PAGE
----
And a Christmas read

When did we stop seeing the sacred in trees? When did they become nothing more than a commodity, or worse sometimes just an inconvenience? Woke up this morning thinking about trees. They seem to be haunting my subconscious at the moment. The clearing of old-growth koala habitat has been a bit of a local issue here in Toowoomba of late, with new housing developments moving into previously untouched areas and a pretty brutal scorched earth policy has been pursued by the developers with the bulldozing of old growth, regardless of its environmental value. The clearing has been nothing short of reprehensible and a blight on Toowoomba’s reputation. Given the fact that distressed animals had to be rescued after the fact, it suggests the developer did not engage an adequate spotter catcher, prior to clearing, which suggests questionable ethics at the very least. (If interested check out this video

Why is there no value placed on what is so irreplaceable? No plan to replace old growth with new “street” trees can ever replace what has been lost, nor do new plantings make much difference in terms of carbon capture, compared to what has been lost in those old trees. It is an absurdity. Not to mention the incalculable loss of habitat and its impact on vulnerable wildlife. Yes, we need housing, but I don’t think noble intentions of housing those in need, is the motivation here. Greed, always greed, is what this development is about.

Still thinking about the reverence for the huon pine in the Robbie Arnott novel Limberlost, and the last book I finished also made mention of trees and their sacred qualities, not a nature read, as such, just a light Christmas romance, but one of the characters is a dendrologist and for that character, the sacred is well and truly present in trees. A light read; The Christmas bookshop by Jenny Colgan. Apparently, I can’t get away from nature themes even if I try. The book is set in Edinburgh and the character Oke has a favourite tree; the Ormiston yew, (also known as the cathedral yew), one of Britain’s many documented ancient yews:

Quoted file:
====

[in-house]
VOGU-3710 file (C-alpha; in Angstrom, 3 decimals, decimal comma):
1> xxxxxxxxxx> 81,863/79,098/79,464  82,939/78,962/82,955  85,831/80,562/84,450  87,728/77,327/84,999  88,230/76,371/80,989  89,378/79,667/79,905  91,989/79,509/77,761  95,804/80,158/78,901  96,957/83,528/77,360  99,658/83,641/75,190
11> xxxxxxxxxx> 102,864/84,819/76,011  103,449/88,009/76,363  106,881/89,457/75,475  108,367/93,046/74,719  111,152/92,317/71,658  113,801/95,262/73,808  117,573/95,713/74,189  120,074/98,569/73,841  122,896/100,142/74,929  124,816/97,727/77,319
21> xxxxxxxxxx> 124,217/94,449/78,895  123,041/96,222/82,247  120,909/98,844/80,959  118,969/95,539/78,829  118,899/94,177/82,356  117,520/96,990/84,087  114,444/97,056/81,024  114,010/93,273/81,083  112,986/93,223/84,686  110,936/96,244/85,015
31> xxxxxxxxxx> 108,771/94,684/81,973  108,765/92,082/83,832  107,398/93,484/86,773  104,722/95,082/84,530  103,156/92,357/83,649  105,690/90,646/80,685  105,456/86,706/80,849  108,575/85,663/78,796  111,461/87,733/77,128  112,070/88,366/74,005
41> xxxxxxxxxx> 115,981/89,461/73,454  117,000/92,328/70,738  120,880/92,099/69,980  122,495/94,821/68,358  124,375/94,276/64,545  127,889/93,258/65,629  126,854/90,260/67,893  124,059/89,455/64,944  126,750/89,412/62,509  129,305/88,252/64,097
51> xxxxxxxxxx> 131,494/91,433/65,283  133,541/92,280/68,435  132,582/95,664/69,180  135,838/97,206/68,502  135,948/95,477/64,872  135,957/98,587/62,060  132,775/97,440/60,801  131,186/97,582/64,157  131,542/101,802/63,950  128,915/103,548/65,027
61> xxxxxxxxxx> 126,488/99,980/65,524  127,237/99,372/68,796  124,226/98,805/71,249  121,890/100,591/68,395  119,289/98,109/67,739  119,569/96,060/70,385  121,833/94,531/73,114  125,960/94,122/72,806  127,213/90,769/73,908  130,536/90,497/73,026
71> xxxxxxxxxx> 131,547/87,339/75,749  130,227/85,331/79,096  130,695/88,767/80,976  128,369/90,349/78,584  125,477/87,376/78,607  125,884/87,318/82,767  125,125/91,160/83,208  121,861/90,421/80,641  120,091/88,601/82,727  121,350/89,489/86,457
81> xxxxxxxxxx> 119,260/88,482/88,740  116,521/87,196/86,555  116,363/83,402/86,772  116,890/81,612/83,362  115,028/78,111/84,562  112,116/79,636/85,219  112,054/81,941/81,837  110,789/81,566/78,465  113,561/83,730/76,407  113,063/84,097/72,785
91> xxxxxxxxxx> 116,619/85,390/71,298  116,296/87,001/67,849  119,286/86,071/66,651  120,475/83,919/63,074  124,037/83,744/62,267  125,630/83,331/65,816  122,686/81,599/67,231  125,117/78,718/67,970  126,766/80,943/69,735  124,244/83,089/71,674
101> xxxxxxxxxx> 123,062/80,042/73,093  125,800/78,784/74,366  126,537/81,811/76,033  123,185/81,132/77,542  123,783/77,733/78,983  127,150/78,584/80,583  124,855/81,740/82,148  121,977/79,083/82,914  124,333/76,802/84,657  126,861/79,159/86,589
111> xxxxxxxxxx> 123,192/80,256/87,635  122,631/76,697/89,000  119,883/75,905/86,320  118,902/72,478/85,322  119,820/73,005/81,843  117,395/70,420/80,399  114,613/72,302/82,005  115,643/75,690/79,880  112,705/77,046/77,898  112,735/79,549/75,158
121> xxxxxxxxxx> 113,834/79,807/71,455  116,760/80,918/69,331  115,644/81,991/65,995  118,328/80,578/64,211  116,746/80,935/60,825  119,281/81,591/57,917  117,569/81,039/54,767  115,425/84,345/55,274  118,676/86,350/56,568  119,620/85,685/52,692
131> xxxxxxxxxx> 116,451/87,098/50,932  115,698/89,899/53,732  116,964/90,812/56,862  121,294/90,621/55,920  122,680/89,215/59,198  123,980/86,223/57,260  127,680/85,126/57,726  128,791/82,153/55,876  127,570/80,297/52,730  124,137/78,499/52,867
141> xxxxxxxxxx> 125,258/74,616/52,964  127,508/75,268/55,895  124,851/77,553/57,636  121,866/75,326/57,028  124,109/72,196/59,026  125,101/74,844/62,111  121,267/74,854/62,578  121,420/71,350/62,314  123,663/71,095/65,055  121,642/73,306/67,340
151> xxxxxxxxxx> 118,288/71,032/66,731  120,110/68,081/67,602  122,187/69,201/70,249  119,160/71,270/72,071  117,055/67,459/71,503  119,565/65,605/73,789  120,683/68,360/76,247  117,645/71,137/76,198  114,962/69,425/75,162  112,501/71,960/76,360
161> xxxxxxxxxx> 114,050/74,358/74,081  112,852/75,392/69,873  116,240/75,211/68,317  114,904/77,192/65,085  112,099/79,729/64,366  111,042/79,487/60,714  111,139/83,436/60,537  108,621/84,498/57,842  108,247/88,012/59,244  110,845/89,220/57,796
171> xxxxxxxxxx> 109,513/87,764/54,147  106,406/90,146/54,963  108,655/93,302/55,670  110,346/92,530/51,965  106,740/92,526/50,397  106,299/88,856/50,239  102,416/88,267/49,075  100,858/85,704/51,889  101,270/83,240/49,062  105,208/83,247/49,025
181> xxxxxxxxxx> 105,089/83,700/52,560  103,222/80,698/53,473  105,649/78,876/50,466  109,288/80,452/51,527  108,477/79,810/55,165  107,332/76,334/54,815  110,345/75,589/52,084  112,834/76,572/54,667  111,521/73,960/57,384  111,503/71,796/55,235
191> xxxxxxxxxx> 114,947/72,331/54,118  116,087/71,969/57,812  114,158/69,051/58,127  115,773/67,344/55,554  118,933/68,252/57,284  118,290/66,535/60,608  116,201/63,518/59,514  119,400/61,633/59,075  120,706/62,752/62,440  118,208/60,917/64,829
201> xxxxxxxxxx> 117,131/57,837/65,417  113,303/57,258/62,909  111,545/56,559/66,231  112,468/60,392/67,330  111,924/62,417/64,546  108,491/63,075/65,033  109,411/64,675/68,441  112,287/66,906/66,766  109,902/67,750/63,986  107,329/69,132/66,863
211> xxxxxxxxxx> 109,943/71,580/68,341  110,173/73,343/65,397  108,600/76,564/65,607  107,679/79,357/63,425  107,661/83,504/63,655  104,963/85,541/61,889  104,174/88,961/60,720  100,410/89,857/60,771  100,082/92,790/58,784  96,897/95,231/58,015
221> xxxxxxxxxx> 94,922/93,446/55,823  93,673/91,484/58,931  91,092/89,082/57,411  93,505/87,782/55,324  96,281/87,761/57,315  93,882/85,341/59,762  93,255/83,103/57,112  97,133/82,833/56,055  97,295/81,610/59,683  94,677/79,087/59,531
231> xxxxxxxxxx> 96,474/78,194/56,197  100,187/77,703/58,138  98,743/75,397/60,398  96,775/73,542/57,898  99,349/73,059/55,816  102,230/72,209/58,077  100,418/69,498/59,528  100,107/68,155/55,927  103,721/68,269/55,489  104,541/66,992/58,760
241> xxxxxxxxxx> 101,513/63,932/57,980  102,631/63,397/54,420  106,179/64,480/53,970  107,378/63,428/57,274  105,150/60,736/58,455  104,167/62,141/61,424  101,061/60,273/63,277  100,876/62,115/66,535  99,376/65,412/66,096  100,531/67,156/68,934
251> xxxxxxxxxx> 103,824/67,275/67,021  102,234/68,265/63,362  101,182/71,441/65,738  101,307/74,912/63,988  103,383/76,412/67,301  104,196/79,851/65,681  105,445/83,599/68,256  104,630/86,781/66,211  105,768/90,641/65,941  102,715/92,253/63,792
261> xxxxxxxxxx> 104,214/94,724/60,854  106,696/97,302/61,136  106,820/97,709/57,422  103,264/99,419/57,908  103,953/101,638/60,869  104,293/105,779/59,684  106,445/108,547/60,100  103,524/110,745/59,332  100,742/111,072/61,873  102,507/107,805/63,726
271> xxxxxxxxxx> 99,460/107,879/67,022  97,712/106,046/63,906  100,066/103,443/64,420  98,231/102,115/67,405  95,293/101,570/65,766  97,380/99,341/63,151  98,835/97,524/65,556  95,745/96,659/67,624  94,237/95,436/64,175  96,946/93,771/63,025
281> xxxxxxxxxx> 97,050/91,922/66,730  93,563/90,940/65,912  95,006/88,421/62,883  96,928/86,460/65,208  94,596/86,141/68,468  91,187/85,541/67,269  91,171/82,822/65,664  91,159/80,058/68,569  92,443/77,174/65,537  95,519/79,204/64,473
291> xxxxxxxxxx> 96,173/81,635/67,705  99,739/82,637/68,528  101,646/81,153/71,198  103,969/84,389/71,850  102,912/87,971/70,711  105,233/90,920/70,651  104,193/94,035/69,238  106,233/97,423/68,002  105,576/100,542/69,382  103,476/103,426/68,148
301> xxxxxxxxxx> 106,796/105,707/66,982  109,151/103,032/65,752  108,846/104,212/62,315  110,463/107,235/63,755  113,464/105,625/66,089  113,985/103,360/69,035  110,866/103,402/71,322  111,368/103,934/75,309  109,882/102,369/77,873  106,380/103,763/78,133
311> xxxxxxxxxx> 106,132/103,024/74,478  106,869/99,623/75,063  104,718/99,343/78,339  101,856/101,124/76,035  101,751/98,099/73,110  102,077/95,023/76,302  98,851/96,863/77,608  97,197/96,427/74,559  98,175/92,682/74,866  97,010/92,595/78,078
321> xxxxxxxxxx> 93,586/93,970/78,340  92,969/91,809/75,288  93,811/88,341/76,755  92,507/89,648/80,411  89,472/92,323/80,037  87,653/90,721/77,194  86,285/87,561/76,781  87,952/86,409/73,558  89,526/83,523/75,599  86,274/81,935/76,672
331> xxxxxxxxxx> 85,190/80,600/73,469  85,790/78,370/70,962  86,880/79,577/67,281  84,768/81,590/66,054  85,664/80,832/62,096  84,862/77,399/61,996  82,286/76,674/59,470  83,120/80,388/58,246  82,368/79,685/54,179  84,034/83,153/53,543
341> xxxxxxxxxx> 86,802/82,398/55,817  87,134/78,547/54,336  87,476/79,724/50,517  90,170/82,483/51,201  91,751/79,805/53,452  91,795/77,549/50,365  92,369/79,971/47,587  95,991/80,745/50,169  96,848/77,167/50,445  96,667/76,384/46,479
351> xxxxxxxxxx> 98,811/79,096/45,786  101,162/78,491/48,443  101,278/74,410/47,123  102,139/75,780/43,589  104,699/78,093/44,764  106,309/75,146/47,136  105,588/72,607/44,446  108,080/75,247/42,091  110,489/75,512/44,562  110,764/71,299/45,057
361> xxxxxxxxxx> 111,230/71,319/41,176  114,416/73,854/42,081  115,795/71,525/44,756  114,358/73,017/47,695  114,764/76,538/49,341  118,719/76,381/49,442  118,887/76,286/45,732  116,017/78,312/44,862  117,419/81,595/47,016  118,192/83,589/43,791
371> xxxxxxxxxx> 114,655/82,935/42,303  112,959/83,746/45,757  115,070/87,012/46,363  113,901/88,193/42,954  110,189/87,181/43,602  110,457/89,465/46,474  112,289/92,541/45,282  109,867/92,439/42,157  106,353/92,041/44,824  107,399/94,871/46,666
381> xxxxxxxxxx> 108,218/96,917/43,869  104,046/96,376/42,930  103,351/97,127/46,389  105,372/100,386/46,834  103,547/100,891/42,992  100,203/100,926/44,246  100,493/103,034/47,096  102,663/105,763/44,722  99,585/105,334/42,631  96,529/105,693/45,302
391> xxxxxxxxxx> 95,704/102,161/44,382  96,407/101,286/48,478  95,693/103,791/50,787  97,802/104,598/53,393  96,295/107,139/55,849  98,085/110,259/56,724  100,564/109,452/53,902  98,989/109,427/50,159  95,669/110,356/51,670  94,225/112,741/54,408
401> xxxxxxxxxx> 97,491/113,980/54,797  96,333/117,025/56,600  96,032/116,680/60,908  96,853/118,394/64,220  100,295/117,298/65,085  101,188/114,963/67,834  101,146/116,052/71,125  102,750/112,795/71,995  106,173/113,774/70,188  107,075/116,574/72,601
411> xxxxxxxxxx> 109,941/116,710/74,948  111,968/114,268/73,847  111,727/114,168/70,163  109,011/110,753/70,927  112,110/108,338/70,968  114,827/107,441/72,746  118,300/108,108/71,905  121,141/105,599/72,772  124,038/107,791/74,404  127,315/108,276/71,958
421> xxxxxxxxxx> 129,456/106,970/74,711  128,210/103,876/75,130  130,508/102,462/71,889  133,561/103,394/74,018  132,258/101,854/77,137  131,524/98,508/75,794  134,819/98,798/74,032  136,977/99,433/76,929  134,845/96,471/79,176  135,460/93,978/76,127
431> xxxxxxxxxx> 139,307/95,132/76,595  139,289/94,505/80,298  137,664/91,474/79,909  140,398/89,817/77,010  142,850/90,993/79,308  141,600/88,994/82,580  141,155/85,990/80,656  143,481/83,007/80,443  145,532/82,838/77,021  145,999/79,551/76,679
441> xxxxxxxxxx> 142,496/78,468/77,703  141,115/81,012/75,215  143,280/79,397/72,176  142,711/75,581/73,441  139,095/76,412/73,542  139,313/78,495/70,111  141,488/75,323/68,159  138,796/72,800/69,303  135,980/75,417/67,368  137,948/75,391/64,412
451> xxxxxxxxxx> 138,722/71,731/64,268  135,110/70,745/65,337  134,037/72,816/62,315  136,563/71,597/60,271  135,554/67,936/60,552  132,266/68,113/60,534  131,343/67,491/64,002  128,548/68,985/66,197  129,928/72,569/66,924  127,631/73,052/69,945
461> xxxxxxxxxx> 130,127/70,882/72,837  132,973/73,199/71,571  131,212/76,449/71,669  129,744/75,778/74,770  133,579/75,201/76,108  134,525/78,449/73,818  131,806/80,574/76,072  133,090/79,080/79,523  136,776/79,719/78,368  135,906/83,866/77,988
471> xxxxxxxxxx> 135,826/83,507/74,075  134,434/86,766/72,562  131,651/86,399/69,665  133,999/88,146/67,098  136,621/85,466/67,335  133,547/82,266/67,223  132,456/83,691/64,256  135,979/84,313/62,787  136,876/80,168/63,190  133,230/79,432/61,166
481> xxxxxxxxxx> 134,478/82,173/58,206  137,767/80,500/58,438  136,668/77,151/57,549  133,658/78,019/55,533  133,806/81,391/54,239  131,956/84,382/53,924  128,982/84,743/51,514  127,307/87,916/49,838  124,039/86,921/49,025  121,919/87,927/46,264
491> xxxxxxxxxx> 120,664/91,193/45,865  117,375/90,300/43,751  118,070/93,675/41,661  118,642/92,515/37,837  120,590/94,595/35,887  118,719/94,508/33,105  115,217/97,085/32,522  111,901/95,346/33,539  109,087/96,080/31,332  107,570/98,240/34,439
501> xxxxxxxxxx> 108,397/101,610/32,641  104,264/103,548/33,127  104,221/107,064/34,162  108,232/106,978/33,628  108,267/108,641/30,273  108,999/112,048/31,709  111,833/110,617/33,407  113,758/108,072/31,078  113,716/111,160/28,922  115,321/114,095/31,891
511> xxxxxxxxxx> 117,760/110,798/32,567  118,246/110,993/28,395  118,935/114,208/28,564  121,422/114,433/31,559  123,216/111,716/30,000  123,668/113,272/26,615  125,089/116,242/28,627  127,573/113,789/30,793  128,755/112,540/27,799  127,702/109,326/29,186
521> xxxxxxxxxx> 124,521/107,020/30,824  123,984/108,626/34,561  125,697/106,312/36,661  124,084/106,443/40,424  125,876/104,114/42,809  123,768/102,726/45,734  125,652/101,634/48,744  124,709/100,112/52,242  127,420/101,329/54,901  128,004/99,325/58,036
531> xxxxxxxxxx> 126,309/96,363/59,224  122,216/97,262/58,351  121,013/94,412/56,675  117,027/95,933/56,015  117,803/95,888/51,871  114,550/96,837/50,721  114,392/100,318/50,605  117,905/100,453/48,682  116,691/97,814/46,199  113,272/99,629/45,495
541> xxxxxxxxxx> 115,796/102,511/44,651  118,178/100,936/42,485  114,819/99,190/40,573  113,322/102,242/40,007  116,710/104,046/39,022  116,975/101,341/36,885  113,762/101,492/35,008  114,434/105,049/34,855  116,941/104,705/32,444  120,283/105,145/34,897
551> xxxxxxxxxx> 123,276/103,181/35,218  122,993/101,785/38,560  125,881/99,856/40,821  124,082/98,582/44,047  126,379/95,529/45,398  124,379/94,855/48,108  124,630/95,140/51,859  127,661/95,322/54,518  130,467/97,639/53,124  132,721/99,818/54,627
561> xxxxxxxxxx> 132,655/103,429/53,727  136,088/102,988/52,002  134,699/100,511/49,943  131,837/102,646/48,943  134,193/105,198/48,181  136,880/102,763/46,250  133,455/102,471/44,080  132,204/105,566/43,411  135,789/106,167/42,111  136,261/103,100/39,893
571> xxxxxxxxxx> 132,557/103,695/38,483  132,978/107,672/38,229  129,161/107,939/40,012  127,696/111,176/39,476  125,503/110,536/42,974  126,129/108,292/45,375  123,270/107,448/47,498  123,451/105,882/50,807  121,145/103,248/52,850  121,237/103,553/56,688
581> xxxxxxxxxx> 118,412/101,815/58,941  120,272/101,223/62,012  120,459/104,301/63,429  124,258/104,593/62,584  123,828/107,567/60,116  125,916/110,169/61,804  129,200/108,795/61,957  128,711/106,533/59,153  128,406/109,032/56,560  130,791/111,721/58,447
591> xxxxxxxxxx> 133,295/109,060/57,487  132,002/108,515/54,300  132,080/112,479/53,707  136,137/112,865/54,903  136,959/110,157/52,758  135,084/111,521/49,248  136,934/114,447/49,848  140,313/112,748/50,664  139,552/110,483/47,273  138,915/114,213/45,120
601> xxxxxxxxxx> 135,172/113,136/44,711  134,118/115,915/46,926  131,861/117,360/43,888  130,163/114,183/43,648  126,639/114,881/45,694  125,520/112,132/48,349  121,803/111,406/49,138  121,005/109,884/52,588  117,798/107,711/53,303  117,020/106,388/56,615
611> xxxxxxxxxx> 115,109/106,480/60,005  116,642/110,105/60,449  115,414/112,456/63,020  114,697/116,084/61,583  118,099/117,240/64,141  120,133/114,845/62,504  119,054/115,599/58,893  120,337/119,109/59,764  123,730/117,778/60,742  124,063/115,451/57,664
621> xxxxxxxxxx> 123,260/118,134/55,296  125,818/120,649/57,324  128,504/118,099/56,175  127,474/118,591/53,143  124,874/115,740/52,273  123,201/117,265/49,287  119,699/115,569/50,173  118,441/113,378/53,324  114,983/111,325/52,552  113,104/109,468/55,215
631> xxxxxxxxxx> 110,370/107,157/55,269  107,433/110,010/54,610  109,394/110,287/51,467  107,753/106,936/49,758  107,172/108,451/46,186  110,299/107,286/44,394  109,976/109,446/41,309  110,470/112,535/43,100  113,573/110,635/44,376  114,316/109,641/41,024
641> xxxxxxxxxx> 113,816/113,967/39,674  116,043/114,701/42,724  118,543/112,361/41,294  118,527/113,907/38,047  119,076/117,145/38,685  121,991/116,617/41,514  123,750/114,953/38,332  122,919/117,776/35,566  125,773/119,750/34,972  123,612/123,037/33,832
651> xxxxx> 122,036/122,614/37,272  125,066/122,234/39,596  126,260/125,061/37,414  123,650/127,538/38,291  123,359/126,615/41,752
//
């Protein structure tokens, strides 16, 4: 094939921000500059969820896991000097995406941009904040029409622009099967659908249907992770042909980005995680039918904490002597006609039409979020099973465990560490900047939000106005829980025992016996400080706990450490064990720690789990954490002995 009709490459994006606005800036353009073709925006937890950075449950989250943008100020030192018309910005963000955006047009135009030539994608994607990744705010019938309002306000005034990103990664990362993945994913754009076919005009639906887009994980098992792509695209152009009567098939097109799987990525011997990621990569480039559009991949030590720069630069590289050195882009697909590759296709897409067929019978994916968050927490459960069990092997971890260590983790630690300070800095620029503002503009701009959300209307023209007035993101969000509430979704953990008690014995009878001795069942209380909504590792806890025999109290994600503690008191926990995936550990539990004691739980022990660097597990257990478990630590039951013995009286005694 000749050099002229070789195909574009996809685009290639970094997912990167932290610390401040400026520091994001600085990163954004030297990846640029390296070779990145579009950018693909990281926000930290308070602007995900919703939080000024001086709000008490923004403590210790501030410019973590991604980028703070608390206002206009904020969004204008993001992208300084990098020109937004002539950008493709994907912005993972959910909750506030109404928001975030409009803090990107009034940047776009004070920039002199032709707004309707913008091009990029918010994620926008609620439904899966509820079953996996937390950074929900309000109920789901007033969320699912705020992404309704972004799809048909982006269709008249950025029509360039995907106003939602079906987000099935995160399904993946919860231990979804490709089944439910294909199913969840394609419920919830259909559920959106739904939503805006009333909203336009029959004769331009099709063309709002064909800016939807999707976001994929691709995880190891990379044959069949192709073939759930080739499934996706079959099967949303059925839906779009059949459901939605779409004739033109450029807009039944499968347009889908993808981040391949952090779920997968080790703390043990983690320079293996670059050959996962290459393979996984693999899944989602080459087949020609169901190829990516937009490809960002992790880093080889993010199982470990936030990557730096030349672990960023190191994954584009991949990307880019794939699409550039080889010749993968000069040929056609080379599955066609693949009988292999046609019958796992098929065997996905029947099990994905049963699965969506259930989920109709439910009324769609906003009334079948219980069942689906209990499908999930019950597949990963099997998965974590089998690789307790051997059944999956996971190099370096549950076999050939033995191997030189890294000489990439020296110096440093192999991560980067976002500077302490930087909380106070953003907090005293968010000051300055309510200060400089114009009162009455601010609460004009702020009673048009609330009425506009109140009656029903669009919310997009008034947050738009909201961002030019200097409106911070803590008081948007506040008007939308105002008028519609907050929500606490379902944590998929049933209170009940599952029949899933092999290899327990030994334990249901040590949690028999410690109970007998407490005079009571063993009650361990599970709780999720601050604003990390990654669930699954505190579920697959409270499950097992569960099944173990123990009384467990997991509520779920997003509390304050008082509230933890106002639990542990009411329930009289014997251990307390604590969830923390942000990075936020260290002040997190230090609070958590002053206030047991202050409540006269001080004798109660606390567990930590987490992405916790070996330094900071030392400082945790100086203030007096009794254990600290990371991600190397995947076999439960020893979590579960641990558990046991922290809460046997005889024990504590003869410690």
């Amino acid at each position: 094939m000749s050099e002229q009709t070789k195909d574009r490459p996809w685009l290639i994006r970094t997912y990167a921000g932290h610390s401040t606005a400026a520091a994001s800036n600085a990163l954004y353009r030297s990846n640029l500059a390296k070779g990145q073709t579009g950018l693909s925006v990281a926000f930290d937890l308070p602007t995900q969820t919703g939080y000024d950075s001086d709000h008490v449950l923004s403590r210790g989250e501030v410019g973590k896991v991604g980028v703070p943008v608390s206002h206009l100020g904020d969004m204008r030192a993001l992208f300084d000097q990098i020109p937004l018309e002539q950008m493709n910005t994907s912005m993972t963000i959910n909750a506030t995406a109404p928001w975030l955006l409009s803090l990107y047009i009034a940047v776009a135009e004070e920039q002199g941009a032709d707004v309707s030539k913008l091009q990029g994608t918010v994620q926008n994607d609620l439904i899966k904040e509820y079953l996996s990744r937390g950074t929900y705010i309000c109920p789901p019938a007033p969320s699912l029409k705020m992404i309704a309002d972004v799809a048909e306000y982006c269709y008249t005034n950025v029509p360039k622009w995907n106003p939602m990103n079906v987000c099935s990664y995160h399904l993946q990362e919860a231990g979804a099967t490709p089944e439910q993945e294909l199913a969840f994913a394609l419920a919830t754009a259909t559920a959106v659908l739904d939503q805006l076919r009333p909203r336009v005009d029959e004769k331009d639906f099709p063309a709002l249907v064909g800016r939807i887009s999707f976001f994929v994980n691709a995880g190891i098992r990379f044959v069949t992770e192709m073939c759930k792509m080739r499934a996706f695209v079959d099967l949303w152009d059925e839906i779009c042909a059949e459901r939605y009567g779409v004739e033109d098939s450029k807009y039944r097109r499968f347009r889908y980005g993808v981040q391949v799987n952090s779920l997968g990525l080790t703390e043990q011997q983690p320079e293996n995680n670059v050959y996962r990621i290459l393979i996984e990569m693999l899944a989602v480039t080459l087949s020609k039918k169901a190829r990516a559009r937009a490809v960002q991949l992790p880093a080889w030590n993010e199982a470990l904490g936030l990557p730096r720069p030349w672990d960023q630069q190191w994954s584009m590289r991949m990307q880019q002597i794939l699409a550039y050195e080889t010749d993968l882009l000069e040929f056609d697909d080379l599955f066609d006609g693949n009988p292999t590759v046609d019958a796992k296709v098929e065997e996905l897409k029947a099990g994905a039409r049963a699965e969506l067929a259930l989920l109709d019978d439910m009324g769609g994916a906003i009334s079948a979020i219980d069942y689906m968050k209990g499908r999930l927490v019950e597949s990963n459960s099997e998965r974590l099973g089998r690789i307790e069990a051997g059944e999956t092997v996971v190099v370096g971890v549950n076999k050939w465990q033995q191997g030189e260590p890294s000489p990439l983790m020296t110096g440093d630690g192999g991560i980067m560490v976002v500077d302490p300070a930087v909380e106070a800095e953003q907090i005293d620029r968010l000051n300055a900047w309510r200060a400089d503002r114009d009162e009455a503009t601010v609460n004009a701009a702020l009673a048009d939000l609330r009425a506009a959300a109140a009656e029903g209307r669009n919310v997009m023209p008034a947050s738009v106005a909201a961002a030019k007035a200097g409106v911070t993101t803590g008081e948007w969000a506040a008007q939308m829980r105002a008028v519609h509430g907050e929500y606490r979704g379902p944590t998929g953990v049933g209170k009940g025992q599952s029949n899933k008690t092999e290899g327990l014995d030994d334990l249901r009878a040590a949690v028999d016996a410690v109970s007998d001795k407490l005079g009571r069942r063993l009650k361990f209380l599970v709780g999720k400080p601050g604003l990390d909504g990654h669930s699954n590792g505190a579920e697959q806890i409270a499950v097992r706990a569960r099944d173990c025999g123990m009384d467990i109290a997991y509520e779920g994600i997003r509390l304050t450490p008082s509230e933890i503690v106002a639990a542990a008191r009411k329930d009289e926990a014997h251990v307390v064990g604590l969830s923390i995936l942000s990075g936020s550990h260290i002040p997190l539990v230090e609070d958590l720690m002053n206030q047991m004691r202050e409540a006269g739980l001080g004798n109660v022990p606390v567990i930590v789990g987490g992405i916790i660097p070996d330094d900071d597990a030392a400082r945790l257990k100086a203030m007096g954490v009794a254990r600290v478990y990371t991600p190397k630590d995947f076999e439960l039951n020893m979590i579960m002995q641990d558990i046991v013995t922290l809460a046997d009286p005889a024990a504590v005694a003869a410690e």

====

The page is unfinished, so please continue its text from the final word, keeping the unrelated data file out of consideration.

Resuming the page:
The smell of the deep ancient green made her think, and pause, and take in several deep breaths as she crawled through the narrow alleyway to the tree, a space cleared in the huge overhanging boughs. She was deeply, deeply cold, she realised. But here the wind was stilled, the snow could not penetrate the huge ancient branches, the heavy canopy of leaves. It was a cathedral of high green struts; stained green glass, brown-timbered pews. It was a place of worship. She slumped against the thickest of the multi-stranded trunks…

…’I see it’ ‘

What do you see?’

…’A religion without a church

The rustle of the leaves in the wind, the quieting sounds of the birds, the deep muffling of the snow.

‘This is your church’

Britain’s famous churchyard yews pre-date the churches they grow near, they belong to an older religion when humanity still revered the natural world and acknowledged our dependence upon it. Druids recognised the power and significance of the yew. A tree so long living it seems immortal. Dropping branches can root and form new trunks, through a reproductive process called vegetative cloning, thus giving the tree an association with resurrection and immortality. Even though these ancient yews do not get the protection they probably should, old buildings get more protection than the yews that have existed beside them for hundreds of years before the buildings were erected, they are still cared for with considerable reverence ( just for curiosity: In many ways the British seem to have more respect for their environmental heritage than we do here in Australia. Is that because our culture came as a coloniser, a usurper of the original people for whom this land was a birthright obligation, I wonder. For the coloniser, the land and all that is on it is just there to be exploited and that attitude is responsible for so much devastation.